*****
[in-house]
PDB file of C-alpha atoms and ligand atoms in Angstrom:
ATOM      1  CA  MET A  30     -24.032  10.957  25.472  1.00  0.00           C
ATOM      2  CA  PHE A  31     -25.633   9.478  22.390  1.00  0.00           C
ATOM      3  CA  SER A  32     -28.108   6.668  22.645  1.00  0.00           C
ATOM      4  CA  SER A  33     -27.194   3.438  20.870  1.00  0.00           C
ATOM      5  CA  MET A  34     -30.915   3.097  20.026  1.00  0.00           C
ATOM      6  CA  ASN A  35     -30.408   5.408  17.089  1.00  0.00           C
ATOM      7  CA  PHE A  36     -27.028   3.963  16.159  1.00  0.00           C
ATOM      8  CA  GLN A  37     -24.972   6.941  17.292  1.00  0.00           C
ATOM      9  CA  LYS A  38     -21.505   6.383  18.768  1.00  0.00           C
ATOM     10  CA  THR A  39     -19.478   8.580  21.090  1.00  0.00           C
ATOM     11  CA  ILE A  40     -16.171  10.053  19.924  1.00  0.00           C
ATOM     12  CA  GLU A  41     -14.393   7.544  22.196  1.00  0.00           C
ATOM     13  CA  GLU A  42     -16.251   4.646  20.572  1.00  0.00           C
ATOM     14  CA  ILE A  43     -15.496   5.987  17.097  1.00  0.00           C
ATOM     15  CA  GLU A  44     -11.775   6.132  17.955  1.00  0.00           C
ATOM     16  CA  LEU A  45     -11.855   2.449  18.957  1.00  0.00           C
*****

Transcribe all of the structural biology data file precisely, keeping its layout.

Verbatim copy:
[in-house]
PDB file of C-alpha atoms and ligand atoms in Angstrom:
ATOM      1  CA  MET A  30     -24.032  10.957  25.472  1.00  0.00           C
ATOM      2  CA  PHE A  31     -25.633   9.478  22.390  1.00  0.00           C
ATOM      3  CA  SER A  32     -28.108   6.668  22.645  1.00  0.00           C
ATOM      4  CA  SER A  33     -27.194   3.438  20.870  1.00  0.00           C
ATOM      5  CA  MET A  34     -30.915   3.097  20.026  1.00  0.00           C
ATOM      6  CA  ASN A  35     -30.408   5.408  17.089  1.00  0.00           C
ATOM      7  CA  PHE A  36     -27.028   3.963  16.159  1.00  0.00           C
ATOM      8  CA  GLN A  37     -24.972   6.941  17.292  1.00  0.00           C
ATOM      9  CA  LYS A  38     -21.505   6.383  18.768  1.00  0.00           C
ATOM     10  CA  THR A  39     -19.478   8.580  21.090  1.00  0.00           C
ATOM     11  CA  ILE A  40     -16.171  10.053  19.924  1.00  0.00           C
ATOM     12  CA  GLU A  41     -14.393   7.544  22.196  1.00  0.00           C
ATOM     13  CA  GLU A  42     -16.251   4.646  20.572  1.00  0.00           C
ATOM     14  CA  ILE A  43     -15.496   5.987  17.097  1.00  0.00           C
ATOM     15  CA  GLU A  44     -11.775   6.132  17.955  1.00  0.00           C
ATOM     16  CA  LEU A  45     -11.855   2.449  18.957  1.00  0.00           C